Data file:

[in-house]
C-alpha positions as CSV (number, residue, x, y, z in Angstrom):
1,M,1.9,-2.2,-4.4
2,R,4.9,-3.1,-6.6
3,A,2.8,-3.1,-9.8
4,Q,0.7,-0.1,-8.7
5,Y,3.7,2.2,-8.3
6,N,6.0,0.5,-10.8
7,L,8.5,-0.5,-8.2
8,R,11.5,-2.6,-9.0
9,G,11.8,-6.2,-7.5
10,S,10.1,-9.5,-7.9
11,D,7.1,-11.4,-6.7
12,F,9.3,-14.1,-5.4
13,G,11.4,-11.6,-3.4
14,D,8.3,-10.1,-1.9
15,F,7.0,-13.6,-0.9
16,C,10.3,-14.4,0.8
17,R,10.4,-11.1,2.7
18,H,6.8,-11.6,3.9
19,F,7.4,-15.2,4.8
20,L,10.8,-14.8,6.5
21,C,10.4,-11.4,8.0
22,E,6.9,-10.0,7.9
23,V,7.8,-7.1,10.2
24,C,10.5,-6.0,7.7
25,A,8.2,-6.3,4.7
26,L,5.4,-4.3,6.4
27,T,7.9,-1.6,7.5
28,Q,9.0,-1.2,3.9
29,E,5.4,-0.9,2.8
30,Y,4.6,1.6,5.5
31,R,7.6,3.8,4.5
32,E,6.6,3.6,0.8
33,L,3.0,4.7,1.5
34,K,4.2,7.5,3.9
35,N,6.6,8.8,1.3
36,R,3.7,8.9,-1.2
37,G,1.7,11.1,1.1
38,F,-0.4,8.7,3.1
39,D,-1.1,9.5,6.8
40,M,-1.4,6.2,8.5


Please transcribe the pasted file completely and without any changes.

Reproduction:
[in-house]
C-alpha positions as CSV (number, residue, x, y, z in Angstrom):
1,M,1.9,-2.2,-4.4
2,R,4.9,-3.1,-6.6
3,A,2.8,-3.1,-9.8
4,Q,0.7,-0.1,-8.7
5,Y,3.7,2.2,-8.3
6,N,6.0,0.5,-10.8
7,L,8.5,-0.5,-8.2
8,R,11.5,-2.6,-9.0
9,G,11.8,-6.2,-7.5
10,S,10.1,-9.5,-7.9
11,D,7.1,-11.4,-6.7
12,F,9.3,-14.1,-5.4
13,G,11.4,-11.6,-3.4
14,D,8.3,-10.1,-1.9
15,F,7.0,-13.6,-0.9
16,C,10.3,-14.4,0.8
17,R,10.4,-11.1,2.7
18,H,6.8,-11.6,3.9
19,F,7.4,-15.2,4.8
20,L,10.8,-14.8,6.5
21,C,10.4,-11.4,8.0
22,E,6.9,-10.0,7.9
23,V,7.8,-7.1,10.2
24,C,10.5,-6.0,7.7
25,A,8.2,-6.3,4.7
26,L,5.4,-4.3,6.4
27,T,7.9,-1.6,7.5
28,Q,9.0,-1.2,3.9
29,E,5.4,-0.9,2.8
30,Y,4.6,1.6,5.5
31,R,7.6,3.8,4.5
32,E,6.6,3.6,0.8
33,L,3.0,4.7,1.5
34,K,4.2,7.5,3.9
35,N,6.6,8.8,1.3
36,R,3.7,8.9,-1.2
37,G,1.7,11.1,1.1
38,F,-0.4,8.7,3.1
39,D,-1.1,9.5,6.8
40,M,-1.4,6.2,8.5